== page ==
What Is an Interjection? | The Definitive Guide


 What is an Interjection?

An interjection is a phrase or word used to show a feeling or request something. While interjections are a part of speech, they are not syntactically associated with different parts of a sentence. In English grammar, interjections are common in everyday speech and casual composition. For example, some interjections are well acceptable in formal conversation, but the best way is to stay away from the interjections in formal or academic writing.


  • Wow! Our team won the match.
  • Uh-oh. I forgot to shut the door.

How are interjections used in sentences?

Interjections add meaning to a sentence or context by communicating a feeling, making an interest, or emphasizing a thought. Interjections can be either a phrase or a single word, so you can use interjections individually or as a part of a sentence.


  • Oh Really? You did this.
  • Shoot, I have broken a nail.

Normally interjections are a grammatically independent part of speech, so they can frequently be banned from a sentence without impacting its importance.


  • Ouch! It hurts!
  • Oh boy, I am tired.

Types of Interjection

  1. Primary Interjections
  2. Secondary Interjections
  3. Emotive Interjections
  4. Volitive Interjections
  5. Cognitive Interjections
  6. Greetings and Parting Words/Phrases

Primary Interjection

A primary interjection is a word or sound that must be utilized as an interjection. Primary interjections do not have alternative meanings and cannot work as another part of speech (i.e., noun, verb, or adjective). Primary interjections are normally sound without an unmistakable historical underpinning. For example, while sometimes they have standard spellings, a single interjection may be written in various ways like um-hum or mm-hmm.


  • Ugh! That is actually wrong.
  • Yippee! We won the game.
  • Um-hum. I think it is working.

Secondary Interjection

A secondary interjection is a word that is normally used as one more part of speech (for example a noun, verb, or adjective) that can also be used as an interjection.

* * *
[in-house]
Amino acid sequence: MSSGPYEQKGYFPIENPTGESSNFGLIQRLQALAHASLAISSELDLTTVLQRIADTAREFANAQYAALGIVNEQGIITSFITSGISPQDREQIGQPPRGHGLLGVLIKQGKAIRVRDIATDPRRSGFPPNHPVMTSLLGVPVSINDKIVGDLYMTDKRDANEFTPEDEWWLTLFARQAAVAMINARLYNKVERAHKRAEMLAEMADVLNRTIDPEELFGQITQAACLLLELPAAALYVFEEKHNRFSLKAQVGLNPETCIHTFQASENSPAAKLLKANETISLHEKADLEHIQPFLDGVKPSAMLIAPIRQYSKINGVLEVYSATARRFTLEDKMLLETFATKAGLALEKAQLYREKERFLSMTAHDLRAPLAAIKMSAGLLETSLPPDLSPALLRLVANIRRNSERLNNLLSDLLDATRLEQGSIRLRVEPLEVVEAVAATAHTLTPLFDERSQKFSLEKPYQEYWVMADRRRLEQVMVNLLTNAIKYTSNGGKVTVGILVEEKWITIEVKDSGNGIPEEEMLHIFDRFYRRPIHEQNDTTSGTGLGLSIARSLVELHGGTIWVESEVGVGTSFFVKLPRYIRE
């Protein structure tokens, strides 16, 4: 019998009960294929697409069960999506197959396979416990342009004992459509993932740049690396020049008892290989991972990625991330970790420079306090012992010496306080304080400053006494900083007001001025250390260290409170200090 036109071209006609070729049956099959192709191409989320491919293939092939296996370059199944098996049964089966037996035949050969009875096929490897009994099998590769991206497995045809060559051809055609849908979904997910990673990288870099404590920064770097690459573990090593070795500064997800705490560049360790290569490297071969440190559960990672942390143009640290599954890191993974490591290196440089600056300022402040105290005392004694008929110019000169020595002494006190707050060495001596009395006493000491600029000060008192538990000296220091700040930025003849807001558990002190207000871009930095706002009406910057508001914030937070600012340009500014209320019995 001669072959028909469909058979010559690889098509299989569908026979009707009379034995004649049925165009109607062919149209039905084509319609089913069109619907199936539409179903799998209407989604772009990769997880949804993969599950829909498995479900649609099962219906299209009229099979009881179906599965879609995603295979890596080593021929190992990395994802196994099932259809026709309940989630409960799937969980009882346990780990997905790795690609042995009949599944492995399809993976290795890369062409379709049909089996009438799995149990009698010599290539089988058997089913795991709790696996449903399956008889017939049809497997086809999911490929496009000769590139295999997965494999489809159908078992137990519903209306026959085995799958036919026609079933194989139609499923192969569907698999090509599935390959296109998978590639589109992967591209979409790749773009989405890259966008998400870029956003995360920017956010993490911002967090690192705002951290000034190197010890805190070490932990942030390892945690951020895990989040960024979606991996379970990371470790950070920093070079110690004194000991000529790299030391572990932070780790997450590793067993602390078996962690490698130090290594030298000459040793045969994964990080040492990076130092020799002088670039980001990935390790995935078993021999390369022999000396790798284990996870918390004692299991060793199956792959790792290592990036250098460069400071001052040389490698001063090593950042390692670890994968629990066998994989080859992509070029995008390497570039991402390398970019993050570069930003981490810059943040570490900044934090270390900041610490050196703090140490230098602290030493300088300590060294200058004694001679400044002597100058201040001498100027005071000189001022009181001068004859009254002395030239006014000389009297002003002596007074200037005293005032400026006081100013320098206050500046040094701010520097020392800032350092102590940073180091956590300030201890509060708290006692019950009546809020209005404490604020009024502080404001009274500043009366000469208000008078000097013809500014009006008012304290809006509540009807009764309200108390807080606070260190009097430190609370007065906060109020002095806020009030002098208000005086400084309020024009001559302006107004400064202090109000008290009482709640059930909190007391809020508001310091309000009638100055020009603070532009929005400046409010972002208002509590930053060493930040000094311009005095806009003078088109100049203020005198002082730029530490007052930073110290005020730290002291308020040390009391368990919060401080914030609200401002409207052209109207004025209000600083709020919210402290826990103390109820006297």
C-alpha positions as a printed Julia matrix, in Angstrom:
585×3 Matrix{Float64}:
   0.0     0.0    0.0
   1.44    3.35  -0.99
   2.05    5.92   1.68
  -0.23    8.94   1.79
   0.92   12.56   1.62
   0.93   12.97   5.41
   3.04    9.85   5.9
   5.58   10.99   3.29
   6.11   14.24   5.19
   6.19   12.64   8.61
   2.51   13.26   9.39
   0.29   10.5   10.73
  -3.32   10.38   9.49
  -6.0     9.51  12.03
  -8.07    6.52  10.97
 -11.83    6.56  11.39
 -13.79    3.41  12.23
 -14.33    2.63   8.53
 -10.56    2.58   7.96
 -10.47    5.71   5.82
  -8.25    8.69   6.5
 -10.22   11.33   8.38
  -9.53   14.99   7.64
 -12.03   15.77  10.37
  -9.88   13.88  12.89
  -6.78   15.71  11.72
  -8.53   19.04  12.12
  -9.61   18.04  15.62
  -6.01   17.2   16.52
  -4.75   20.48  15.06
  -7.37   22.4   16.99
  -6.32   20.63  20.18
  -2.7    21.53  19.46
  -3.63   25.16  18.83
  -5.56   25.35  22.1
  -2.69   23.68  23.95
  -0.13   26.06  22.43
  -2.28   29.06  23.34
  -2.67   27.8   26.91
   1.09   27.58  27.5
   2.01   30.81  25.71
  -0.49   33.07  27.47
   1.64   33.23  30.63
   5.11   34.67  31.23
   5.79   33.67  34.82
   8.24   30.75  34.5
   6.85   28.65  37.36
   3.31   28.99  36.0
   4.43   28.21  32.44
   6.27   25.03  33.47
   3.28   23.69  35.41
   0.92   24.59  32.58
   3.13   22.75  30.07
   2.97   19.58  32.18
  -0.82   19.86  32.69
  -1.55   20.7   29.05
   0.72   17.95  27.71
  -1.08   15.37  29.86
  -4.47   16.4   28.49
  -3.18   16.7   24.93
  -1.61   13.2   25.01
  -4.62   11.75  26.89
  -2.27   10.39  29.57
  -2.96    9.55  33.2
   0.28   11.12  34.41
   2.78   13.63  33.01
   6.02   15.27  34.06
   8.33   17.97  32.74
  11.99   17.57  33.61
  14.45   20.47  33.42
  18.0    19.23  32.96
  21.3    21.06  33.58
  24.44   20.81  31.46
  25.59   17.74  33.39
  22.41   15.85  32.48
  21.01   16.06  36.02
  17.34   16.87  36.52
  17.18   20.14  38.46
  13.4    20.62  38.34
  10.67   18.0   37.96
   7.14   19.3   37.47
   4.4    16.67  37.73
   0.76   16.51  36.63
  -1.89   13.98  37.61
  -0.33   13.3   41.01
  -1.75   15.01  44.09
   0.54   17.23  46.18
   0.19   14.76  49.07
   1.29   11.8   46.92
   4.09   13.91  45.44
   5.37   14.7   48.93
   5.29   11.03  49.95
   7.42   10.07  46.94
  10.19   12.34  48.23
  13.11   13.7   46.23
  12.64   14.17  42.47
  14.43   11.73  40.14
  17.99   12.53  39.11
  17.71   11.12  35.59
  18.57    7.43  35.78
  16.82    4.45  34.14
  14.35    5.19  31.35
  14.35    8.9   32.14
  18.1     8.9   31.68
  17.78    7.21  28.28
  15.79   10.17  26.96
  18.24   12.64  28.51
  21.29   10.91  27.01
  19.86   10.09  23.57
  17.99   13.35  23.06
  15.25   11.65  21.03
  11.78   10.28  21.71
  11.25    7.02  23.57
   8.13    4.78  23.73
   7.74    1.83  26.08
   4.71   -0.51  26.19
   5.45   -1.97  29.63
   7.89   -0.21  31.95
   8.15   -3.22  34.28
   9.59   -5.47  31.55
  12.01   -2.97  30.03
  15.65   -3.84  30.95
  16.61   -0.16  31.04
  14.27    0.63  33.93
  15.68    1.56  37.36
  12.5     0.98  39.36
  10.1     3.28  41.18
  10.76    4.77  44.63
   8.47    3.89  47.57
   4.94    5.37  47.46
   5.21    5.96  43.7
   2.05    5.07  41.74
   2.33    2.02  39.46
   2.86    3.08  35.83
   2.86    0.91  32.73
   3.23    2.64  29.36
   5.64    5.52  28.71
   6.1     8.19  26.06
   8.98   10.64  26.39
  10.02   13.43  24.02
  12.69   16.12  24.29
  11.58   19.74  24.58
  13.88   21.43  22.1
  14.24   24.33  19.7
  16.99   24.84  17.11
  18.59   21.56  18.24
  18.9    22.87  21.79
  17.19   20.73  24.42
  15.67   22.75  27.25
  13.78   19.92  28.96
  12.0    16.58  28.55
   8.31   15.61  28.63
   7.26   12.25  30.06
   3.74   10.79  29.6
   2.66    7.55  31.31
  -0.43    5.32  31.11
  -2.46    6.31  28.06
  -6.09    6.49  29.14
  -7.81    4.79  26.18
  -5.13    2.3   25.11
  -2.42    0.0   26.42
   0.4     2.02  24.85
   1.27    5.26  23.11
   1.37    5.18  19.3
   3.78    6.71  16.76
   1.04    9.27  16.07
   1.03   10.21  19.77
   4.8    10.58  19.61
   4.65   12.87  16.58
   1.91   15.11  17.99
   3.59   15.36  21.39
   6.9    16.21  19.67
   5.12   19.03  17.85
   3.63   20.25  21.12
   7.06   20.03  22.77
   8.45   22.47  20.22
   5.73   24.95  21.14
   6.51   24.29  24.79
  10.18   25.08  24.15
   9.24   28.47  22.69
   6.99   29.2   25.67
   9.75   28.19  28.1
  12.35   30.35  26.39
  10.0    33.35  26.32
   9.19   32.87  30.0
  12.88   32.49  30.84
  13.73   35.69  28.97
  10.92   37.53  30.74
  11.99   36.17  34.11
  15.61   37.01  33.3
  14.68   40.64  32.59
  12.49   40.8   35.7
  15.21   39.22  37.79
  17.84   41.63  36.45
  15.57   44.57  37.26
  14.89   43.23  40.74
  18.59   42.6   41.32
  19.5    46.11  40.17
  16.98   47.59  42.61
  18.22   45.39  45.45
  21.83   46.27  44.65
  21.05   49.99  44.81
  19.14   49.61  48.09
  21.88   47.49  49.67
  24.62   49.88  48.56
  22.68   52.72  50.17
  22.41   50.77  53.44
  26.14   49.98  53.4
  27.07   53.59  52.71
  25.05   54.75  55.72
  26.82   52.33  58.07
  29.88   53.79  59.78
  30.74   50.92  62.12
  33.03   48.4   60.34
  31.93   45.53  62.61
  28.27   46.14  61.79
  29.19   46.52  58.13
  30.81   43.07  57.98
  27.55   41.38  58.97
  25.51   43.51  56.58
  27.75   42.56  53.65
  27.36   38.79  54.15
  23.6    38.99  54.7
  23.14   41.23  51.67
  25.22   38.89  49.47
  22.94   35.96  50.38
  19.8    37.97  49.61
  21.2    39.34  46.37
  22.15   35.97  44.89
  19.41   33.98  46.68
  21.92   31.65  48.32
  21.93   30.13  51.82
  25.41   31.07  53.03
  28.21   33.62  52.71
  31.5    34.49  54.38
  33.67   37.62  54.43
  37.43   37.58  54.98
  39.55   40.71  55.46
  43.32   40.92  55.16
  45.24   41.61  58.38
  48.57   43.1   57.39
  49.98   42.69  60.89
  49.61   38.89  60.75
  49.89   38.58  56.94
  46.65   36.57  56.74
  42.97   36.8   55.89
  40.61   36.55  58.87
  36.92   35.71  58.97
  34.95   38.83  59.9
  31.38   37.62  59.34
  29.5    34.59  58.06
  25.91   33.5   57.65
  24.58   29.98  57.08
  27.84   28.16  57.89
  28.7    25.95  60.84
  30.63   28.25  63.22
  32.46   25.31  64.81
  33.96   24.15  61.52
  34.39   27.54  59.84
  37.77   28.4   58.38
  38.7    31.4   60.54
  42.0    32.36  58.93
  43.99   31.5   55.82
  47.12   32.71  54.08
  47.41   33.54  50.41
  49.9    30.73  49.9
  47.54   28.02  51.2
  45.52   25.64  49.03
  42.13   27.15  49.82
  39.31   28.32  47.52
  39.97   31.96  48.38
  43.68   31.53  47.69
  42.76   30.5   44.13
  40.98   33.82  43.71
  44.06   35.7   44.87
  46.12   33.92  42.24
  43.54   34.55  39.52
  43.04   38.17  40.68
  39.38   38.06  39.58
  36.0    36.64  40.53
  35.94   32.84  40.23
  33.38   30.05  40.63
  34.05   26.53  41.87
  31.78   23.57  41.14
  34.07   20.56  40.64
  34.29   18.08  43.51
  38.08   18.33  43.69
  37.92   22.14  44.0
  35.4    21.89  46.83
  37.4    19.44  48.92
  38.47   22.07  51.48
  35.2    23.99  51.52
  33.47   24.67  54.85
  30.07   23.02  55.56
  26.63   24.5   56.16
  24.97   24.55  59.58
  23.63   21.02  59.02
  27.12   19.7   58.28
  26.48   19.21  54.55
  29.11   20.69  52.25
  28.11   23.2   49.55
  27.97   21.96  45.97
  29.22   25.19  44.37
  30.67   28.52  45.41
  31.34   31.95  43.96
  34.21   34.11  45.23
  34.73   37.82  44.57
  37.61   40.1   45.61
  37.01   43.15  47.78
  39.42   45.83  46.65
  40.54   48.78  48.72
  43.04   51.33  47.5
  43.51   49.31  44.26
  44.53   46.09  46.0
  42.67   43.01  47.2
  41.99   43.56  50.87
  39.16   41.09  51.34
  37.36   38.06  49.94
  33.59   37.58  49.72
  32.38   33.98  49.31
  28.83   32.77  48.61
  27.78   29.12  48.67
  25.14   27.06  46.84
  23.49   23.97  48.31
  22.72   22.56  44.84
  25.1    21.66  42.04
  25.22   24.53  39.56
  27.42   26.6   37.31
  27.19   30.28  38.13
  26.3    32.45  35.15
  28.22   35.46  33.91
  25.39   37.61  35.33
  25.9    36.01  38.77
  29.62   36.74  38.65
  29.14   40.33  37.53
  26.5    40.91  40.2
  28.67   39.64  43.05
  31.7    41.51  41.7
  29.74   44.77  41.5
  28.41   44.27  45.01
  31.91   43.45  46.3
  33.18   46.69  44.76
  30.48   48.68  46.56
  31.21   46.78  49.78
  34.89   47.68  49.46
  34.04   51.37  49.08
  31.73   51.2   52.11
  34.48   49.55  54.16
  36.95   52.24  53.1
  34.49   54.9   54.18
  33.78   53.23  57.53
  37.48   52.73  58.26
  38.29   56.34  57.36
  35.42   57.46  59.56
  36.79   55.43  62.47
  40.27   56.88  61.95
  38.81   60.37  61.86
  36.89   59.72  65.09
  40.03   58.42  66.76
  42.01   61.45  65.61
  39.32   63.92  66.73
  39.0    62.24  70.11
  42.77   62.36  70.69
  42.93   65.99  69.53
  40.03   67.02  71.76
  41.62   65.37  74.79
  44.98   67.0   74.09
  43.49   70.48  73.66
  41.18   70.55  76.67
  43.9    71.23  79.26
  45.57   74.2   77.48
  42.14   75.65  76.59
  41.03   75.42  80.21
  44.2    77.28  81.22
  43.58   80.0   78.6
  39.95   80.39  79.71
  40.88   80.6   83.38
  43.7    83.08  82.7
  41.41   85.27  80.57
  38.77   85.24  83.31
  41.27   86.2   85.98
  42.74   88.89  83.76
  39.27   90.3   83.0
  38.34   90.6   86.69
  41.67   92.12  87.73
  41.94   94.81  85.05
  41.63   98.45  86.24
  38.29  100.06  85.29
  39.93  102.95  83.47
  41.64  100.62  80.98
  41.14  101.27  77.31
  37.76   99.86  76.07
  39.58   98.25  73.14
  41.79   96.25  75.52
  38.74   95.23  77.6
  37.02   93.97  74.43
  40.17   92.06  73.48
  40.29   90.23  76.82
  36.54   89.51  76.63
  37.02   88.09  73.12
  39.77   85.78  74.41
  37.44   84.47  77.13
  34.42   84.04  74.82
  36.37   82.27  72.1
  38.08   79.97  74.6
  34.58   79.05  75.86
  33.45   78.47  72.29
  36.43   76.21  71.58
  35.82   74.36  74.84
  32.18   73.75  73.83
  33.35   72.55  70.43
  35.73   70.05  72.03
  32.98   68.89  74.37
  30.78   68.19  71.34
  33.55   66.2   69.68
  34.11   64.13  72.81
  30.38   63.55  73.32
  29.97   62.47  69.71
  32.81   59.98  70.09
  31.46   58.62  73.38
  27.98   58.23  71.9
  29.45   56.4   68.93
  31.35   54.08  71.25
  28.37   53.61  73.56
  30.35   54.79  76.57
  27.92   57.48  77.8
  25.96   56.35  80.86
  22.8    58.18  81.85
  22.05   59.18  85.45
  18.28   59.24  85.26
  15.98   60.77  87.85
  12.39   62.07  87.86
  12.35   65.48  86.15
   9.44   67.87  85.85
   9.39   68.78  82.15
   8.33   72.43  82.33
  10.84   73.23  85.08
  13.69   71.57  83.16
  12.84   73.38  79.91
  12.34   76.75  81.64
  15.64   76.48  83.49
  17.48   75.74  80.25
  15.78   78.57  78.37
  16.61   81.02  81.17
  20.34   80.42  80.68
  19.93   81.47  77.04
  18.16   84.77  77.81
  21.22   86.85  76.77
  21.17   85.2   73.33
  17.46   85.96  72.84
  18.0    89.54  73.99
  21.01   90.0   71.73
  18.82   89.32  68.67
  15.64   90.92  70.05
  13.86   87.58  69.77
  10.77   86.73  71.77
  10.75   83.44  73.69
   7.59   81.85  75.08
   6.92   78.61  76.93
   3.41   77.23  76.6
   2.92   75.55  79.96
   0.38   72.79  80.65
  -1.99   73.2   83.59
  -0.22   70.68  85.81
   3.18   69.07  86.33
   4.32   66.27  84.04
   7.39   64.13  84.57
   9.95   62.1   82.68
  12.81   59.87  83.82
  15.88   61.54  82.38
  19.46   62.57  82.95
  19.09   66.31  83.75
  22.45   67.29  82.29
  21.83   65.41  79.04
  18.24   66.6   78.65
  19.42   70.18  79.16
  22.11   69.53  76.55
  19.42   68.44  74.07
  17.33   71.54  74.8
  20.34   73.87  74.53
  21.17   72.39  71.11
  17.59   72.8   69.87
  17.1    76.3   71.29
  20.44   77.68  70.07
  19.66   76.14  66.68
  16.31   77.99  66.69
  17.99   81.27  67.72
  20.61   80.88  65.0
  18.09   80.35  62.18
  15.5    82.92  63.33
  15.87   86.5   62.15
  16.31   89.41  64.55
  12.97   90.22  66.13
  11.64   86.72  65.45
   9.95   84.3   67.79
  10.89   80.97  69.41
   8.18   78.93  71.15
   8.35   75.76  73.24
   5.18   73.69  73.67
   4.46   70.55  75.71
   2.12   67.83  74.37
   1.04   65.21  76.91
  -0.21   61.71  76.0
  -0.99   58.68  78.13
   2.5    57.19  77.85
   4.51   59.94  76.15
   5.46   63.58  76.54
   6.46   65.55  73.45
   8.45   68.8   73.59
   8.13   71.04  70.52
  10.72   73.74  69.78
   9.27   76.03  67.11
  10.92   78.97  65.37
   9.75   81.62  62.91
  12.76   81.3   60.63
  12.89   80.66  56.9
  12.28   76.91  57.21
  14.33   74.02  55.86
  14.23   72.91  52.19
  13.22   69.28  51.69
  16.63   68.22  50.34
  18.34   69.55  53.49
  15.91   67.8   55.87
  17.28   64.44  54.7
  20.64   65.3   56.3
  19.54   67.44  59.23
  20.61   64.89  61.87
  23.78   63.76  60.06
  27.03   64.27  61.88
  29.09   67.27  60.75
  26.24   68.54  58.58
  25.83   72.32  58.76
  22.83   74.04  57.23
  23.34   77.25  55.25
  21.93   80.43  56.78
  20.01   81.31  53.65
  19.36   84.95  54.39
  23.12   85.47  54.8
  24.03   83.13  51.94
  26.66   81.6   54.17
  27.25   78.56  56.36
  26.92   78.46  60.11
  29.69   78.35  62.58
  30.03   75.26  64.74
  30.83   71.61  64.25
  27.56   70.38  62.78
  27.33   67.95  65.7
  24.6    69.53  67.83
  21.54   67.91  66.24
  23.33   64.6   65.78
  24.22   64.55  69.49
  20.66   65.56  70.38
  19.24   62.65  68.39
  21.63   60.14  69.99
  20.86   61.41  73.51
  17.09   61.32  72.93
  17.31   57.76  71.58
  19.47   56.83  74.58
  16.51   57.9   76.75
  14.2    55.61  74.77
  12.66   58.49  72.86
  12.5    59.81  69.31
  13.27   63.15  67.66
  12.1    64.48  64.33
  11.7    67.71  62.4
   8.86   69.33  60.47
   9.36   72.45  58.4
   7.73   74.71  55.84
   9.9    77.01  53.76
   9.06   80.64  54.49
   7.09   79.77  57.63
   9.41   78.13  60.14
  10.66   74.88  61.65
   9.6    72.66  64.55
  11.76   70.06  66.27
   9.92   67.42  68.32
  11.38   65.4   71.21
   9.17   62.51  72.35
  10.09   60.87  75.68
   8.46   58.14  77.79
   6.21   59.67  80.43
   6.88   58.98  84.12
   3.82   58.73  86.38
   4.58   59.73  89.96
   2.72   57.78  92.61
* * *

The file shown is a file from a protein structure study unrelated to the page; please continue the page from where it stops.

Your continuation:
• Awesome! Can you do this trick again?
  • Goodness! That was close enough.
  • Shoot! My flight has been canceled.

Emotive Interjection

An emotive interjection is used to express an emotion or to show a response to something. For example, the emotional interjection ew is used to hate someone. Revile words, also called expletives, are normally used (in informal contexts) as emotive interjections to express frustration or anger.


  • Yum! This banana is delicious.
  • Ew. I am not eating that.
  • Yay! Today I am very happy.

Volitive Interjection

A volitive interjection is used to give an order or make a request. For example, the volitive interjection shh or shush is utilized to arrange for someone to hush up.


  • Ahem! Attention here.
  • Shh! I cannot focus when you are singing.
  • Psst. Pass me an eraser.

Cognitive Interjection

A cognitive interjection is used to offer a viewpoint or demonstrate a manner of thinking. For example, the cognitive interjection um is used to show confusion or show that the speaker is thinking.


  • Wow! You did it again Brother.
  • Eureka! I have solved the puzzle.
  • Um, can you explain it one more time?

Greeting and Parting Words/Phrases

Greetings and parting words/phrases are the type of interjections that are used to express some good wishes to someone at the end of the conversation.


  • Hello! Friend.
  • Bye!
  • Hey!
  • See you soon!

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